It's not? Why not? The iPod nano has a fixed set of "apps" just as the AppleTV. Why couldn't there be a phone with a fixed set of "apps" as well? Sorry, if your head is stuck in the clouds, but a vast majority of people around the world don't need or even want a smart phone or could even afford the data plans.

Disclaimer: The things I say are merely my own personal opinion and may or may not be based on facts. At certain points in any discussion, sarcasm may ensue.
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Disclaimer: The things I say are merely my own personal opinion and may or may not be based on facts. At certain points in any discussion, sarcasm may ensue.
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post #67 of 194
Quote:
Originally Posted by charlituna View Post

They weren't aiming for a price point when they went non retina, they were aiming for a battery life.

Retina displays are battery monsters. Even with the battery in an iPad 3 or 4 it can get dicey. Putting that tech in a device with half the battery would be insane as that 'up to' is the one tech spec that everyone can understand and looks for.
If you say so ... I find it interesting that they were able to support retina in the iPad (3G) without a massive size increase from the iPad 2. I've never had any issues with the battery life in my iPad (3G).

But assuming there are factors there beyond my understanding that make one feasible and the other not, there's still the timing of the release.

If Apple isn't competing against Google and Amazon, and its generally assumed Apple will release a Retina iPad mini this year, then why rush a compromised product to market before it's ready? Why not just take their time and release the iPad mini when it was perfect? Why take a step back with a low-res display at all?
post #68 of 194
Quote:
Originally Posted by antkm1 View Post

I wouldn't say they're "gaining" market share.  Have you been reading the headlines this past week or two?

Addition: They may be selling more iPhones than last year, but the % they've gained is less that that of the Android market.  And they gained a heck of a lot more than Apple.

 

New customers to Android, whereas Apple's are very likely just upgrades.

Android and Apple both have gained this year, but that's just because the market is nearing saturation, IMO.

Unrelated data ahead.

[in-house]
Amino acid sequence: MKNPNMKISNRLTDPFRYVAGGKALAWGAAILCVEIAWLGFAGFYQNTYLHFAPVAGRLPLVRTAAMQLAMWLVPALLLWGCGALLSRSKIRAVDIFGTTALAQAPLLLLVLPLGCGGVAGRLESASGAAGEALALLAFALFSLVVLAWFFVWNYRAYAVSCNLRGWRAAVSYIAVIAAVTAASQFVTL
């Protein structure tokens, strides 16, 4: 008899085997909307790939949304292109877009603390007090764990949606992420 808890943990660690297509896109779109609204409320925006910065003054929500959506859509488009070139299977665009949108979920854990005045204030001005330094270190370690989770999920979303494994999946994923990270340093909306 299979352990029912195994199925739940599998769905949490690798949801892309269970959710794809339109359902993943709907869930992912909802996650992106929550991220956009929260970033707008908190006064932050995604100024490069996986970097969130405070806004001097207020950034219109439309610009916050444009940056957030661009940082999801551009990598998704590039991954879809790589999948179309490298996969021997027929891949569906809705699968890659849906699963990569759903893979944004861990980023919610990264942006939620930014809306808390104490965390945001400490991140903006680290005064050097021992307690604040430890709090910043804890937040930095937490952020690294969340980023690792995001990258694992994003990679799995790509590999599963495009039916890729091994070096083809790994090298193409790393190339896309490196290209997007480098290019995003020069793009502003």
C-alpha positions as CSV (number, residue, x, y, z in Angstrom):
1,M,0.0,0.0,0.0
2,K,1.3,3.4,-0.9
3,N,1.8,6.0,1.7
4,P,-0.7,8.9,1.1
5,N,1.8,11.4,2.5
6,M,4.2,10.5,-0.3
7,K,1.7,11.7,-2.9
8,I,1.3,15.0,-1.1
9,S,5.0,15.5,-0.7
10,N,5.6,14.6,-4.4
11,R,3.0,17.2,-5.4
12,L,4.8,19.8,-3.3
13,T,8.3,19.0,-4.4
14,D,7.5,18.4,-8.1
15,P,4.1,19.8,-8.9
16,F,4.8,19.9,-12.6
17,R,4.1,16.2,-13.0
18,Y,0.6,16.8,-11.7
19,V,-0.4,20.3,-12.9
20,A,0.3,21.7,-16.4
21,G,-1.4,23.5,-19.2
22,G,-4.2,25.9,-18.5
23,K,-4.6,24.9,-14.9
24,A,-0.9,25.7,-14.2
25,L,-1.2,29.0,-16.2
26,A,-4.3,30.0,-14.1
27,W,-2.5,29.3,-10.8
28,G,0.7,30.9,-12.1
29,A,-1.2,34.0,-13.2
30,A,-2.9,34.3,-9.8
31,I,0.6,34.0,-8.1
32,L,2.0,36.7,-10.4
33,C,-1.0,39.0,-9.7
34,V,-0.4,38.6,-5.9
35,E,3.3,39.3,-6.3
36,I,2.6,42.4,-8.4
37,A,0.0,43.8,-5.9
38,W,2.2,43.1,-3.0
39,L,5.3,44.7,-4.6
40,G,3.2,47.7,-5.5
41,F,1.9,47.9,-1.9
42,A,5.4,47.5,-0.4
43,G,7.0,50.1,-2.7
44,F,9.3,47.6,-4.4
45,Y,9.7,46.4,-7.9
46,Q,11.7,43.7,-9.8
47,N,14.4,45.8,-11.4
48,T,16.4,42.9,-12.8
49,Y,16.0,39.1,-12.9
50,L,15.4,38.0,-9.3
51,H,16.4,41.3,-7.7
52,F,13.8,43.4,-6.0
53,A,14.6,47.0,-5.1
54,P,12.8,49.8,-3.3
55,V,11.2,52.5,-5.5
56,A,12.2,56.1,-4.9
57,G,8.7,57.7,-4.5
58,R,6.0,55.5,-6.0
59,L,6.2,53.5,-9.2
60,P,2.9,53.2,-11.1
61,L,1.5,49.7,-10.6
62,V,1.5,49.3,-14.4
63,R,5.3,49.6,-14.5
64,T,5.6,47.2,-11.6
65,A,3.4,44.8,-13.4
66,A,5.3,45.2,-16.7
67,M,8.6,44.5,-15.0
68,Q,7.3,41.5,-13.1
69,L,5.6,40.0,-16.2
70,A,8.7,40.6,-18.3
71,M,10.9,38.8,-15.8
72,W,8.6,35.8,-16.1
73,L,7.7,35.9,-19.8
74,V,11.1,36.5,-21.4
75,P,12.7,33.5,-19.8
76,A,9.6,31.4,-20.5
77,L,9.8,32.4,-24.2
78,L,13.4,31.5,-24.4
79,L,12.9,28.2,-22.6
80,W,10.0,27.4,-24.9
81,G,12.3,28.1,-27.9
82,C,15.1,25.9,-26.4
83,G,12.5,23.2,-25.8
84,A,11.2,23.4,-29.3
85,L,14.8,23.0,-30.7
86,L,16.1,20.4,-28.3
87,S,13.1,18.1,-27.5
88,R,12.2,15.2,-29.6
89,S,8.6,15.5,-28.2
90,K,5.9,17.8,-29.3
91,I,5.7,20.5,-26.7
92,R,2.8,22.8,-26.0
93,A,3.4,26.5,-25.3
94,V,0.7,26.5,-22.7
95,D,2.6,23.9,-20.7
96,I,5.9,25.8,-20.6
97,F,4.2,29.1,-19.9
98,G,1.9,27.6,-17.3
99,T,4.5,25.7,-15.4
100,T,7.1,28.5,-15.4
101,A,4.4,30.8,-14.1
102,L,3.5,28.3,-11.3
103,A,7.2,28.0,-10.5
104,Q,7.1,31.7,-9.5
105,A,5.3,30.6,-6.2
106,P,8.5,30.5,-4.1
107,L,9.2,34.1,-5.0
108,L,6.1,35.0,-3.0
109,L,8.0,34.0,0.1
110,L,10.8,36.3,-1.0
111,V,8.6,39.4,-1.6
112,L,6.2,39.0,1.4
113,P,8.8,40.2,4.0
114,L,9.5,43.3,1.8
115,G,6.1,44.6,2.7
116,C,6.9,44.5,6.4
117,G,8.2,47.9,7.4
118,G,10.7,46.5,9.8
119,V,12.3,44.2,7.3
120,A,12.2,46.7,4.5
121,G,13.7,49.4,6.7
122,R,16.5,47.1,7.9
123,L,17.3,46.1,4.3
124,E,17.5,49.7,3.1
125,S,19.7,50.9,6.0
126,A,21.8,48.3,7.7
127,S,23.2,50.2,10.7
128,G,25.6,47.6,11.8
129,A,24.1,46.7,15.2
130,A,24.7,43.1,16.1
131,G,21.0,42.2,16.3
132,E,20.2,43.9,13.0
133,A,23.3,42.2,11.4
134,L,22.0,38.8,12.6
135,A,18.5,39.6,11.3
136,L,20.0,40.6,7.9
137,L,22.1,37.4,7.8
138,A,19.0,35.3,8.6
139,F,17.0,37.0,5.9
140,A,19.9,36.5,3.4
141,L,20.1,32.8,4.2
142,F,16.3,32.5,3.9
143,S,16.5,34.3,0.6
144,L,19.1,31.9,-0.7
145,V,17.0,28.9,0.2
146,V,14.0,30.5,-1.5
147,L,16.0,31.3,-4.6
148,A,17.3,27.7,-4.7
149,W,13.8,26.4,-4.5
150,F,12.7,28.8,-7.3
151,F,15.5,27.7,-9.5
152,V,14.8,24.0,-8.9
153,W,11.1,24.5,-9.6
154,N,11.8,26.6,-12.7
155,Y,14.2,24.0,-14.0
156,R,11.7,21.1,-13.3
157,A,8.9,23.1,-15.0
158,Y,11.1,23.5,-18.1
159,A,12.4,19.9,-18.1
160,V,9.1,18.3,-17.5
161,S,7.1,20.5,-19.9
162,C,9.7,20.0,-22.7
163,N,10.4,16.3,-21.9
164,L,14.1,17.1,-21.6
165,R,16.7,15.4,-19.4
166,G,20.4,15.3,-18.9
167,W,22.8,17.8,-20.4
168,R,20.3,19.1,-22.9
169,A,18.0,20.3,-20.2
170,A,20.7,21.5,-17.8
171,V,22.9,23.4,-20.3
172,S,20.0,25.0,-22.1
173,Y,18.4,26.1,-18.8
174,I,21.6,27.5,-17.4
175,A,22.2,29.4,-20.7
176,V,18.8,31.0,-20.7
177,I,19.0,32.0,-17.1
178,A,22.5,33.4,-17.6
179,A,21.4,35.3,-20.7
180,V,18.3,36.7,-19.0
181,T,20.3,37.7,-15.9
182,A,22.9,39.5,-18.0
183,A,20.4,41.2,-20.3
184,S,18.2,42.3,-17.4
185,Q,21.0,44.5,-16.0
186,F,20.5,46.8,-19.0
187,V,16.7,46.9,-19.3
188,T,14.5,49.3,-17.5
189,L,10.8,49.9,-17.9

If you're right, that the market is nearing saturation (and I don't think you are) and Apple is just recycling customers (again, doubtful), then who would you rather be?

 

A phone maker with a customer base that upgrades so they can run better and faster apps.

 

or

 

A phone maker with a customer base that mostly buys cheap phones, not the flagship big-screen wonders; doesn't really buy apps or surf the web, so doesn't really need to upgrade that often, if at all.

 

As a rule, Apple doesn't take part in races to the bottom, and I imagine this will be no exception.

 

Looking at Phil's comments:

 

 

Quote:
At first, non-smartphones were popular in the Chinese market, now cheap smartphones are more popular and non-smartphones are out.

 

I dunno, that could be quite significant

 

Most of the Android sales volume is at the cheap end of the market. Apple, we assume by their completely disproportionate profits, is running things at the expensive end of the market.  Phil has noticed that while the Chinese market has gone from non-smartphone to cheap smartphone. Where will it go next? Back down to non-smartphone, or up to premium smartphone, where Apple seems to be raking in the lion's share of the cash?

 

Two rules from the Book of Phil:

 

Skate to where the puck is heading.

Aim for customers who are the most recession-proof.

post #69 of 194
WSJ pushes this idea every time hedge funds need the price to drop on the stock.